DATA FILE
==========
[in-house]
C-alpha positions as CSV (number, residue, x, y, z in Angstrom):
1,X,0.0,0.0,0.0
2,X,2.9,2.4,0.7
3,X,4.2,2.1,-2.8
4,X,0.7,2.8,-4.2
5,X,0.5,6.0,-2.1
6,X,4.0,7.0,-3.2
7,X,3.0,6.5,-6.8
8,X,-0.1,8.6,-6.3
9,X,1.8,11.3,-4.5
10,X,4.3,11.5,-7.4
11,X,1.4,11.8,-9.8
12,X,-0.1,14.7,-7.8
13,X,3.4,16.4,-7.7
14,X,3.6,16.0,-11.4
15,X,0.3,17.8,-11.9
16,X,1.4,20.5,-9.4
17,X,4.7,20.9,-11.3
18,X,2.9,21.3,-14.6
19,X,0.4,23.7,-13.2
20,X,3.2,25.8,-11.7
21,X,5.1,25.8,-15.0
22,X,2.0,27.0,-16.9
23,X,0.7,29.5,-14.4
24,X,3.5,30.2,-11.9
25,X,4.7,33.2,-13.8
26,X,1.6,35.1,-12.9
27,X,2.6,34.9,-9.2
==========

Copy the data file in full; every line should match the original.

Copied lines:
[in-house]
C-alpha positions as CSV (number, residue, x, y, z in Angstrom):
1,X,0.0,0.0,0.0
2,X,2.9,2.4,0.7
3,X,4.2,2.1,-2.8
4,X,0.7,2.8,-4.2
5,X,0.5,6.0,-2.1
6,X,4.0,7.0,-3.2
7,X,3.0,6.5,-6.8
8,X,-0.1,8.6,-6.3
9,X,1.8,11.3,-4.5
10,X,4.3,11.5,-7.4
11,X,1.4,11.8,-9.8
12,X,-0.1,14.7,-7.8
13,X,3.4,16.4,-7.7
14,X,3.6,16.0,-11.4
15,X,0.3,17.8,-11.9
16,X,1.4,20.5,-9.4
17,X,4.7,20.9,-11.3
18,X,2.9,21.3,-14.6
19,X,0.4,23.7,-13.2
20,X,3.2,25.8,-11.7
21,X,5.1,25.8,-15.0
22,X,2.0,27.0,-16.9
23,X,0.7,29.5,-14.4
24,X,3.5,30.2,-11.9
25,X,4.7,33.2,-13.8
26,X,1.6,35.1,-12.9
27,X,2.6,34.9,-9.2